Choose Cost Budget as budget type and click the Set your budget button.
Leave the defaults in this page and only change the budget amount to 1$. Do not forget to set a name also, it is mandatory. The button Configure Alerts will not be enabled before you do so and no indication is given why.
In the Configure Alerts screen, you can set a notification alert. Fill in the email contacts and click Add email contact to add the email addres. When finished, click the Confirm Budget button
After reviewing everything at the Review page, the budget is created. You can create many other budgets if you want to, but for now this will be sufficient.
4. Create a Spring Boot App
Now that we have setup our AWS account, we need to create a simple Spring Boot App. We will create a Spring Web MVC application with a
HelloController which just returns a hello message including the IP address.
We go to Spring Initializr, select the Spring Web dependency, use Spring Boot 2.3.4, Java 11 and generate the project. The
HelloController looks as follows:
Run the application:
And invoke the URL:
The sources of this project can be found at GitHub.
5. Install and Configure EB CLI
Before we can start with deploying our application, we need to install and configure the Elastic Beanstalk CLI tool which will allow us to deploy.
5.1 Install EB CLI
The instructions for installing the EB CLI can be found at GitHub. We describe the instructions for Ubuntu 20.04.
First, we clone the git repository:
Next, run the installer from the directory where you executed the
git clone command:
The build fails. However, paragraph 2.3 Troubleshooting of the installation instructions gives us the answer. Most problems during installation are due to missing libraries. So we execute the following:
Then we run the installer again:
This did the trick, the EB CLI is successfully installed!
Last thing to do is to ensure that the
eb command is available in your path.
5.2 Configure the EB CLI
Next step is to configure the EB CLI. Navigate to your project directory and run the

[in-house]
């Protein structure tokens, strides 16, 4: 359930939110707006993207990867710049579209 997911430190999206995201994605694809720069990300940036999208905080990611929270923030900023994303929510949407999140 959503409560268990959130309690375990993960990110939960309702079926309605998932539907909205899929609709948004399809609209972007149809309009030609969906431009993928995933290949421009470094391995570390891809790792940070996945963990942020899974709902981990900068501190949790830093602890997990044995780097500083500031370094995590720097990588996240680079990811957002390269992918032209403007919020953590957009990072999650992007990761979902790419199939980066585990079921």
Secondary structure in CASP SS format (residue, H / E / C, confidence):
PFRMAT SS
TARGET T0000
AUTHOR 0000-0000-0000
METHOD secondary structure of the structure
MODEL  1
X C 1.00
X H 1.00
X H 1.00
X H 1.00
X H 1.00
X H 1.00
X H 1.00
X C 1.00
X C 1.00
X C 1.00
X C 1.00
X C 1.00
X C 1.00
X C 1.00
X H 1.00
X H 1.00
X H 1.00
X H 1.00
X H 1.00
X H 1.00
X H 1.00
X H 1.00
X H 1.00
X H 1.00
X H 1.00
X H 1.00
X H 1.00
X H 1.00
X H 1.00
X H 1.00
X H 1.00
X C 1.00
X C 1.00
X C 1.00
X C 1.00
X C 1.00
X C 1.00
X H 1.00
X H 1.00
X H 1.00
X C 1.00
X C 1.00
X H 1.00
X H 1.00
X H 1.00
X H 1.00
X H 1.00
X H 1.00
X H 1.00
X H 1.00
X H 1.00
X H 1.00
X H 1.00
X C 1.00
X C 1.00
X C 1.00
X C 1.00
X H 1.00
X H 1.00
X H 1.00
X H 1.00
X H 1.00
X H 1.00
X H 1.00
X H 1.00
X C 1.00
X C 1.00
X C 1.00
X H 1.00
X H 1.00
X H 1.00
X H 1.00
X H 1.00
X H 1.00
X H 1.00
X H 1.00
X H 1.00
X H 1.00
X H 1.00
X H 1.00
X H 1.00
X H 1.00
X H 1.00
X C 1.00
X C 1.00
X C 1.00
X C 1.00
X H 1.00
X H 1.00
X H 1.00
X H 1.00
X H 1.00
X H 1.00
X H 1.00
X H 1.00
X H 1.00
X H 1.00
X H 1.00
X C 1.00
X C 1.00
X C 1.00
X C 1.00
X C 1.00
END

eb initialisation command:
We choose 17 because that is the area we are residing.
In the next step, we need a Security Access key. Go to the AWS Management Console, click My Account – My Security Credentials. We need to create an access key.
Click the Create access key button. In a popup window your Access key ID and Secret access key are shown. This information will be shown only once, so make sure you store it somewhere in a safe place.
Now fill in the Access Key and Secret and continue:
Choose an application name,we keep the default and choose Java as platform because we created a Spring Boot jar file.
Next, we need to select a platform branch. We are using Java 11 so option 1 is the one we need. Amazon Corretto 11 is a no-cost, multiplatform, production-ready distribution of OpenJDK 11.
Last two questions are answered with no. CodeCommit will store your code in AWS CodeCommit, this will speed up deployments, but for our small example, this is not necessary. The SSH keys are needed when you want to have acces via SSH.
In our repository, a
config.yml file is added to directory
.elasticbeanstalk with the following contents:
The Elastic Beanstalk files are also automatically added to the
The configuration of EB CLI is ready!
6. Deploy to AWS
A few things are left to do before we can deploy the Spring Boot App to Elastic Beanstalk. The Elastic Beanstalk environments run an nginx instance on port 80 to proxy the actual application, running on port 5000. Therefore, we need to set the server port to port 5000 in the
Now build the application which will create the jar file
Next, we need to add the following to the
Finally, we are going to create our AWS environment. Do so with the
-s option, otherwise a loadbalancer is created which will cost extra. The
-s option will create a single instance. Wait a few minutes and the environment will be available.
Lets check whether we can access our application (the URL is taken from the last but one log line):
With the command
eb console the console of your environment can be viewed. Just try it out and navigate the pages. Quite some information about your running application is available.
What if we want to change something and want to redeploy our application? This is quite simple. Let’s make a small change to the hello message and add the word again to the text to be displayed:
Rebuild the application with
mvn clean install and execute the
eb deploy command in order to deploy the application:
curl command again and the updated message is returned:
7. Terminate the environment
At the end, it is wise to remove the environment. This can be done with the
eb terminate command following the environment name. After a few minutes, the environment is gone.
It takes some time in order to setup your AWS account properly but this is something you need to do only once. After this, creating an environment for deploying your Spring Boot application is pretty easy and (re)deployments can be executed by means of single command.